On 10 May 1842, Amos Eaton (1776–1842) passed away in Troy, NY.
He was an American botanist, geologist, and educator who co-founded Rensselaer Polytechnic Institute in 1824 with Stephen Van Rensselaer III (1764–1839). His work as an educator is considered to have helped established the modern science education system independent of the liberal arts.
A biography notes that he underwent a Christian conversion following an affliction:
“‘Professor Eaton was a firm believer in the Christian religion’, says Prof H.B. Nason, who knew him as well as any man, ‘and he was sustained and comforted by its truths amid trials and afflictions which seldom fell to the lot of man,’
“In a letter to his wife after a deep affliction he wrote, ‘I feel that these trials are but the chastisement of a father. My faith in divine revelation and in the immediate agency of an all seeing God is greatly strengthened.’
“Again he writes: ‘My little office has become to me a house of prayer. I can close my work by strenuous exertion so as to gain two or three hours each day for reading of the scriptures, contemplation, and prayer.’ ‘At last’, he adds, ‘I seemed to consent to all the terms of the Gospel, and to throw myself wholly upon Divine mercy without reserve. I have faith to believe that he heard my prayer and gave my soul its first moments of real peace’.”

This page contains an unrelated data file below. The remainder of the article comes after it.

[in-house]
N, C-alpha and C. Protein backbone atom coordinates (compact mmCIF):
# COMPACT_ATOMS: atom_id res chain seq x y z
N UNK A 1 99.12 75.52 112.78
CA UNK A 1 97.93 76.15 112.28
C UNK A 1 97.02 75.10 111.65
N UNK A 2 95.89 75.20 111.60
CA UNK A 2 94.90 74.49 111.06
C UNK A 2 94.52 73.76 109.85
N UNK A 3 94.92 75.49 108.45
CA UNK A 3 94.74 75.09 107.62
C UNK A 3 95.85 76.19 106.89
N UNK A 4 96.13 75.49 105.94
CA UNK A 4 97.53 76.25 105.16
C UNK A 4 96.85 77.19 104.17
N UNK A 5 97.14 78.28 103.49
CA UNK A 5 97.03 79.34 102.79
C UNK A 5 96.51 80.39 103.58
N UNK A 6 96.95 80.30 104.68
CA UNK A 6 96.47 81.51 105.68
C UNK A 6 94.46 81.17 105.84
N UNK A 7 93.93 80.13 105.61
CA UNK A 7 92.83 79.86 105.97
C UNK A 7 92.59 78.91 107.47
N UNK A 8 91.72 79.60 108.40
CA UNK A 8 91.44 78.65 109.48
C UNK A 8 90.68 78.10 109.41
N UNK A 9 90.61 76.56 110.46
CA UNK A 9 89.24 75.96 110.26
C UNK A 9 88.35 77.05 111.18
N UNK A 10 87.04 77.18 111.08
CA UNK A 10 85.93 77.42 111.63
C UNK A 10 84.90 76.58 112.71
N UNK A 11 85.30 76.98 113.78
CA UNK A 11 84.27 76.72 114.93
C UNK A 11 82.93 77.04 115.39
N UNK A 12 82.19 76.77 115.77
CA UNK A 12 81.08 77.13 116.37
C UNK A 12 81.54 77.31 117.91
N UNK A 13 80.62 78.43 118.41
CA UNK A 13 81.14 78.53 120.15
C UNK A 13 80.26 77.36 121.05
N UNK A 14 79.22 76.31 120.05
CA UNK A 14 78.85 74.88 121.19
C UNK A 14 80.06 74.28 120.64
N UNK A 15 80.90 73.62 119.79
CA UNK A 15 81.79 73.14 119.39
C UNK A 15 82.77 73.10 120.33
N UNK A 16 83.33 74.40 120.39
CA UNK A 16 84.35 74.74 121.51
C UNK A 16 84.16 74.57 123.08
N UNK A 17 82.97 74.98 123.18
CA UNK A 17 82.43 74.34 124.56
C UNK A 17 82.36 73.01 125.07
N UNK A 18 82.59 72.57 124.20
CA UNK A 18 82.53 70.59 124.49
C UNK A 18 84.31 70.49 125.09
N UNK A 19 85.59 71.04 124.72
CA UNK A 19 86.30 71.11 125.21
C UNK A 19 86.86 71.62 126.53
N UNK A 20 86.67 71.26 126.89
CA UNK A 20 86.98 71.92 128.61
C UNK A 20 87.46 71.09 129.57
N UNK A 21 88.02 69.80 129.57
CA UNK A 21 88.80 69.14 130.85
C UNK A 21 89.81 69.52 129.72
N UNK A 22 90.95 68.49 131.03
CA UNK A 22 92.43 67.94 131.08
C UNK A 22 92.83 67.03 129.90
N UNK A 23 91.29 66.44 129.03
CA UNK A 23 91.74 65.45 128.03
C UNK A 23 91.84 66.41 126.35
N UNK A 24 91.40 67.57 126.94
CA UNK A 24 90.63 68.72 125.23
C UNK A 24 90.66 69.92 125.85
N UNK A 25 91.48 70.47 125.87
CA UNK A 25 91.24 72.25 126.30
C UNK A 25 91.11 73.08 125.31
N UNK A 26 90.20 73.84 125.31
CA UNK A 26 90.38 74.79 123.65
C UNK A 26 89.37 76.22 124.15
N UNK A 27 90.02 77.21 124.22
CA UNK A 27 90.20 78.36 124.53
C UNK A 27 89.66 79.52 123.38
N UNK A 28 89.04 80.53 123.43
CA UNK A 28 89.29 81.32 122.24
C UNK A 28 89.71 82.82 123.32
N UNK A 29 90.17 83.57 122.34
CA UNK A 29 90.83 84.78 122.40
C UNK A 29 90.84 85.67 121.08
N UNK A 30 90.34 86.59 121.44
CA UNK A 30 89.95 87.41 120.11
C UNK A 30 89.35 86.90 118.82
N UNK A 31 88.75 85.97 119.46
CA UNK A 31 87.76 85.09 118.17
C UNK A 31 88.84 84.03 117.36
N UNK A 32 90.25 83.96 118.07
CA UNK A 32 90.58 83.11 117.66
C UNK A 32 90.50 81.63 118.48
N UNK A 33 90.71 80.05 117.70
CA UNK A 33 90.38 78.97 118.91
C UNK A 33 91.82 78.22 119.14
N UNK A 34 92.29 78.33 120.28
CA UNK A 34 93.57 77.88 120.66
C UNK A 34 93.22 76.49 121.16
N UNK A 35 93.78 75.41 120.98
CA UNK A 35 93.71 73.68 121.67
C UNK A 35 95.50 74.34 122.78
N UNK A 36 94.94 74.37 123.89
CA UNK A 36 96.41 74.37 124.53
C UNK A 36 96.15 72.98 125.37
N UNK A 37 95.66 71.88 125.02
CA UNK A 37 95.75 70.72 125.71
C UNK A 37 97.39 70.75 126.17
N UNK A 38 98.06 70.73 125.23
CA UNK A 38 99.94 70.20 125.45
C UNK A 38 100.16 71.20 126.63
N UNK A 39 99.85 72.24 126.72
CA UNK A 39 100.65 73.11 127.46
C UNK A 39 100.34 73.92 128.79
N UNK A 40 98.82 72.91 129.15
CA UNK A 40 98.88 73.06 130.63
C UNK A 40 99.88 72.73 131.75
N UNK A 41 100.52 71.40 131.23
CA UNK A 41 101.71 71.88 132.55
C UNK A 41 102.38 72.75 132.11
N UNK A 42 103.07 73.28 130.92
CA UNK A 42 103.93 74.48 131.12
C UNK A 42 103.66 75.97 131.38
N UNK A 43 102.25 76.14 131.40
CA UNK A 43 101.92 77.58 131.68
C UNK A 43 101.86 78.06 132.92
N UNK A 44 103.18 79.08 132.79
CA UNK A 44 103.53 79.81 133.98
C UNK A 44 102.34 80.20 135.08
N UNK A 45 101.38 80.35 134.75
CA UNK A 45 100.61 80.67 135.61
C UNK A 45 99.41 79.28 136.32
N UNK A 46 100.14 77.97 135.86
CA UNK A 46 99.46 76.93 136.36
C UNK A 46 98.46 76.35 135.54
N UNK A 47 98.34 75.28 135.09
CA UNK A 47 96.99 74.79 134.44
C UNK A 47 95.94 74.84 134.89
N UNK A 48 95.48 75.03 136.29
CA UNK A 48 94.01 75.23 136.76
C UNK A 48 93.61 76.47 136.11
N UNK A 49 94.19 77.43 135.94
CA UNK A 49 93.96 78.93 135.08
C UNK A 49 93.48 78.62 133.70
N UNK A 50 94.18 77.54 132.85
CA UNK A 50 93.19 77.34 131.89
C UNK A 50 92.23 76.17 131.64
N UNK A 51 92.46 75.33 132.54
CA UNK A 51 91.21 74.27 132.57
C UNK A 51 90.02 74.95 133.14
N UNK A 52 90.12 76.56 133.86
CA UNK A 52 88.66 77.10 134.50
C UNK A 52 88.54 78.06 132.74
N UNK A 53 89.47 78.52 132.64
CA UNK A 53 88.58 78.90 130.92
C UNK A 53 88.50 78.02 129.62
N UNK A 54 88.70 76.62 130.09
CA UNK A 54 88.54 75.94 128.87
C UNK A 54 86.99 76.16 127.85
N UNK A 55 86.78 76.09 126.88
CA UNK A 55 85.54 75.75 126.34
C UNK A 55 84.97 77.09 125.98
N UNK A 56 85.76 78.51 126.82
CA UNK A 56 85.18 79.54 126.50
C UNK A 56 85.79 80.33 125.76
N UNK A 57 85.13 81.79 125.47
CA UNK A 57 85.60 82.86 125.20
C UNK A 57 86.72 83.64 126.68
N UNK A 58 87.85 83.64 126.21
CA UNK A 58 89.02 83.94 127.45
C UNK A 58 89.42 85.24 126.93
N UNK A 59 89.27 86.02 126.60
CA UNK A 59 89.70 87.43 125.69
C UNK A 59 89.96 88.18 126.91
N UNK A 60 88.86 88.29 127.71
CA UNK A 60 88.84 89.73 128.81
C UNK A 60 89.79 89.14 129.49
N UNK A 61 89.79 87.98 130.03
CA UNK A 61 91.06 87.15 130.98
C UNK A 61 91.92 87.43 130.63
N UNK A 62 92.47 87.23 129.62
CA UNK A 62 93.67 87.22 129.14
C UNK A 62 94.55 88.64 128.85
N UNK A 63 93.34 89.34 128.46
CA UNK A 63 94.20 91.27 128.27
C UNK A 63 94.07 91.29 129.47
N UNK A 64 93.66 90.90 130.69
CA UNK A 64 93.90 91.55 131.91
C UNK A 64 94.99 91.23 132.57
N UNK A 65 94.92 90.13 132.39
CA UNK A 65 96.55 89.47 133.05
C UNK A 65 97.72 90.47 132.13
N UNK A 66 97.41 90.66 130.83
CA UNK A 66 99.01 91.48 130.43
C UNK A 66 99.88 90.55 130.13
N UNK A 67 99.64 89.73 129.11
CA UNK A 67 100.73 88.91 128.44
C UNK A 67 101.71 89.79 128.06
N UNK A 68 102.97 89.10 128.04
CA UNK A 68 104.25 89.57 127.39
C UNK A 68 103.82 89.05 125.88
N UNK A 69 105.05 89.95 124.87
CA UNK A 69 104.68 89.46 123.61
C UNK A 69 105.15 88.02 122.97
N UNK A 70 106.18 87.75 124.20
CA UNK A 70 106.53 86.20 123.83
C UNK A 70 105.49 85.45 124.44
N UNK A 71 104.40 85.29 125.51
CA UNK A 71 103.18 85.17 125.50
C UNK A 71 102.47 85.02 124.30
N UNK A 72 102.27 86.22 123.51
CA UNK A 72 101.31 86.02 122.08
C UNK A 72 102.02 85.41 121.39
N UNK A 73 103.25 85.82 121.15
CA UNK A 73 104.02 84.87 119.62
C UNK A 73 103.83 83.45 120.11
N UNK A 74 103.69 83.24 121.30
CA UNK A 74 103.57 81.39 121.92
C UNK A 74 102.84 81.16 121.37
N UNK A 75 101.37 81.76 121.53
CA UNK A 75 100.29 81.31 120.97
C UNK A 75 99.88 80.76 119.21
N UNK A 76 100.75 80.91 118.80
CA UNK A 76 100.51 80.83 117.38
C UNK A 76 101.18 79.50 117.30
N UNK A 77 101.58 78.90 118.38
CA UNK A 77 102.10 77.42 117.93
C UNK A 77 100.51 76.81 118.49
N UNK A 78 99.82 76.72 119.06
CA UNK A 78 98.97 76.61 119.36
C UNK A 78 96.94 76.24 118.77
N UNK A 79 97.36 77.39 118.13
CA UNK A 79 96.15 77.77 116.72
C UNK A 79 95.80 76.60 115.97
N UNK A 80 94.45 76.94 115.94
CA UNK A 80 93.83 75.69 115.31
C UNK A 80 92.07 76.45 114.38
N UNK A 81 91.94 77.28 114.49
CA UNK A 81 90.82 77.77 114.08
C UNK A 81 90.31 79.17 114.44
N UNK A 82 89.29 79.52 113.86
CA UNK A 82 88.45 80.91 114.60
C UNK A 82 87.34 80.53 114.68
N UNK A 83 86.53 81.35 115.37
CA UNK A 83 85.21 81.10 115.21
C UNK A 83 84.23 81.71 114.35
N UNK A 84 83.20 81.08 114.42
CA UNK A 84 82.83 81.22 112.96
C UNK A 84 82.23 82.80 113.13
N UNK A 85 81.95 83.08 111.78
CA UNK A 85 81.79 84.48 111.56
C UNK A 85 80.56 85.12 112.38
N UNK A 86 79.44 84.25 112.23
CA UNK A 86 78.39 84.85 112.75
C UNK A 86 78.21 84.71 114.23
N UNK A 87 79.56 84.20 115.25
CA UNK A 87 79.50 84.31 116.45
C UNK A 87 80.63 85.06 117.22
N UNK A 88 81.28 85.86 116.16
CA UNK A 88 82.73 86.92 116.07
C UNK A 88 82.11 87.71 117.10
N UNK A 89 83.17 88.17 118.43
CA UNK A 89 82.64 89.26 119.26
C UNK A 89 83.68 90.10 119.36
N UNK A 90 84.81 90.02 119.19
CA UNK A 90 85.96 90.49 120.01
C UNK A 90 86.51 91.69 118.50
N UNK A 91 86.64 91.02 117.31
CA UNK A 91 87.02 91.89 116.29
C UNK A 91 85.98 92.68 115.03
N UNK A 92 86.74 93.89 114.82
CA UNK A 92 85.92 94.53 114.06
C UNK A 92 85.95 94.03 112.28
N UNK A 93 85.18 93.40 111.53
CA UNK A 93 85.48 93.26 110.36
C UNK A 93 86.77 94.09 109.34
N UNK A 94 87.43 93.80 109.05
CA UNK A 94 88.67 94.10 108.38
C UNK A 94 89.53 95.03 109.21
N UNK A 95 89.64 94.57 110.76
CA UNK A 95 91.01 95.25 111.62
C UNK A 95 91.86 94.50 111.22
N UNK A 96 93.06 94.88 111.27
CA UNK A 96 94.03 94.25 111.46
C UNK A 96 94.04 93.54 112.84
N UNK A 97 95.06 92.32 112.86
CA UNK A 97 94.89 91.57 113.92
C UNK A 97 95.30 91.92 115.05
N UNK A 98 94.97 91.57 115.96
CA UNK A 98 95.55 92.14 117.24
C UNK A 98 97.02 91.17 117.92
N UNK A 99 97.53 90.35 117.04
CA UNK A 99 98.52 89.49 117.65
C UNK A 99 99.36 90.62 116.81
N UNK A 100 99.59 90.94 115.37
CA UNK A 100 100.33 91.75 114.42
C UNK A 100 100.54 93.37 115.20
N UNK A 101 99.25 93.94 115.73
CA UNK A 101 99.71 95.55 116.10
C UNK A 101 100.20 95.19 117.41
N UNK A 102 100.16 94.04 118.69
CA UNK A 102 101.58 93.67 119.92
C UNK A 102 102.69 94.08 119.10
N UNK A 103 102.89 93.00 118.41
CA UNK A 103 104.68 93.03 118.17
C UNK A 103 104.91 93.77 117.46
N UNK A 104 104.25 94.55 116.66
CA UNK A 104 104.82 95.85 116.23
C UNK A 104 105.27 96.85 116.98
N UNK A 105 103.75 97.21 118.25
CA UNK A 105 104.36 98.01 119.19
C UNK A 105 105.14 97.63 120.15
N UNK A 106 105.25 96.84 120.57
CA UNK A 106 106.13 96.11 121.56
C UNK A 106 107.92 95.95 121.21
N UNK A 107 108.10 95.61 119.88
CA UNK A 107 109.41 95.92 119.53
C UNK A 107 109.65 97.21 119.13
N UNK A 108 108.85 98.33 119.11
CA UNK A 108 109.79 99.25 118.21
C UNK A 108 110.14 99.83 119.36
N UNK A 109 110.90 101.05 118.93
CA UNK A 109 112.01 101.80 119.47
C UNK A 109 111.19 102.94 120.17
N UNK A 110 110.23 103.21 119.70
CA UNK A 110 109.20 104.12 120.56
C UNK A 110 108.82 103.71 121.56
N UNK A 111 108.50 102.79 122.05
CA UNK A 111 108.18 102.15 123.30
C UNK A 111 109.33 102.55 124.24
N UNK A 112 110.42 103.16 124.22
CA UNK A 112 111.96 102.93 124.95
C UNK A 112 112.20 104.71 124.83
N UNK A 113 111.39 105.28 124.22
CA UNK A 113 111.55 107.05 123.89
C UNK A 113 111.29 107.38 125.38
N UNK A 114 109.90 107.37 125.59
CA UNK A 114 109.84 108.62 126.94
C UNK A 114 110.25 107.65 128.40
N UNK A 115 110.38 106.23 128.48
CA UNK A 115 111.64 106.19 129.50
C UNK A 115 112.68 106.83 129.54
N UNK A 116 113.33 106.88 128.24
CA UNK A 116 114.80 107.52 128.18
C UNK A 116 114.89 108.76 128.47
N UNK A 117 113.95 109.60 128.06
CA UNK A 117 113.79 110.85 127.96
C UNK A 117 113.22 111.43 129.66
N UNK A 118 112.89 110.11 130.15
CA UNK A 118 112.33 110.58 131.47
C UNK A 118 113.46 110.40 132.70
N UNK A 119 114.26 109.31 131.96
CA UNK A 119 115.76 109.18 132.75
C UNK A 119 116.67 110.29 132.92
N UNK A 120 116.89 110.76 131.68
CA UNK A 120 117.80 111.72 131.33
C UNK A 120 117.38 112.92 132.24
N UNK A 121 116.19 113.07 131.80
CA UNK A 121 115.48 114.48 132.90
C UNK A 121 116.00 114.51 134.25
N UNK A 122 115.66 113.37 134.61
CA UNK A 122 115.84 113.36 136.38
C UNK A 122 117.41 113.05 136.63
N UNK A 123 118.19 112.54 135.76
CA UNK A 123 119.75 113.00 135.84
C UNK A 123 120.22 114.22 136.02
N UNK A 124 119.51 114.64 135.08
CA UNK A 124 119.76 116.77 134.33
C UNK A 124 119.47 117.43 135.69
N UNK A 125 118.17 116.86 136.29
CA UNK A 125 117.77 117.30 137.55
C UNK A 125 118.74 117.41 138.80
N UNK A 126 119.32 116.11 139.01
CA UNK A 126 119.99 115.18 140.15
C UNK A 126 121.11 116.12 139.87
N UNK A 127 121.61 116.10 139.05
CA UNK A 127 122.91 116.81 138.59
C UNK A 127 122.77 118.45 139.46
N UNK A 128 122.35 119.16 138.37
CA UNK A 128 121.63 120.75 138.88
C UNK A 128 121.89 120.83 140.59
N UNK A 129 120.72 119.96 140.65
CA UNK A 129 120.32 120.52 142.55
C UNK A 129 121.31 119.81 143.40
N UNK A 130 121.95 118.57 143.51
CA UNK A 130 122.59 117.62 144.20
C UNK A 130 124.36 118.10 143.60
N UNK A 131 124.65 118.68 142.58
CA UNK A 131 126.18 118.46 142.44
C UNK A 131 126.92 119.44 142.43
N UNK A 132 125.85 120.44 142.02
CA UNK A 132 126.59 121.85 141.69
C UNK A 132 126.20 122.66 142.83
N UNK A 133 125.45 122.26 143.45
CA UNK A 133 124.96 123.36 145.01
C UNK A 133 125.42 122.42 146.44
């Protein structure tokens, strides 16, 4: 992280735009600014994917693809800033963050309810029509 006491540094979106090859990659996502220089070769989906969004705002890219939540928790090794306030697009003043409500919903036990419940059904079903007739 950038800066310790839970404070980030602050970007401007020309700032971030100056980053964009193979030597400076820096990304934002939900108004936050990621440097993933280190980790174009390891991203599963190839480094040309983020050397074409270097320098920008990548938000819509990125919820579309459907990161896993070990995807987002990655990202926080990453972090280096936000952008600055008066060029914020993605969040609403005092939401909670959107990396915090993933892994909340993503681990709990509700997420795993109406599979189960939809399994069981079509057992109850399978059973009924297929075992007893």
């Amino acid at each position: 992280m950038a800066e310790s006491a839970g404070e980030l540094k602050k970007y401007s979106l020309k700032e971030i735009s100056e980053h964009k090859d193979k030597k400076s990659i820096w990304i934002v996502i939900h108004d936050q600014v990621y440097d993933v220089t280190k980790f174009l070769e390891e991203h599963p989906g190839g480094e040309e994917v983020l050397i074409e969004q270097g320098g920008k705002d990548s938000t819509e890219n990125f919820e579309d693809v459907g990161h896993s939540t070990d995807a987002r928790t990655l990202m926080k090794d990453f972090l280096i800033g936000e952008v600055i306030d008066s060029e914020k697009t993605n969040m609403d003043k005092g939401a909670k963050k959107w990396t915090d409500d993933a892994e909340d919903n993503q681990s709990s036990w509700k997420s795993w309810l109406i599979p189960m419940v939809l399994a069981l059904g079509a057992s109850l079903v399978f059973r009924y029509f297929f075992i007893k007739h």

Among his books were Art without Science (1800), Elementary Treatise on Botany (1810), Botanical Dictionary (1817) (2nd 1819, 4th ed. 1836), Manual of Botany (1817) and Chemical Notebook (1821), Chemical Instructor (1821), Cuvier’s Grand Division (1822), Geological Nomenclature of North America (1822), Zoological Syllabus and Notebook (1822), Geological and Agricultural Survey of the District adjoining the Erie Canal (1824), Philosophical Instructor (1824), Botanical Exercises (1825), Botanical Grammar and Dictionary (1828), Geological Text-Books Prepared for Popular Lectures on North American Geology (1830), Directions for Surveying and Engineering (1838), Geological Text-Book for the Troy Class (1841).
—“Amos Eaton.” Wikipedia. Wikimedia Foundation.
—Ballard, Harlan Hoge. Amos Eaton. (Pittsfield, MA: Berkshire Historical Society, 1897), 232. Images: United States Geological Survey; Undated postcard from Rensselaer Polytechnic Institute.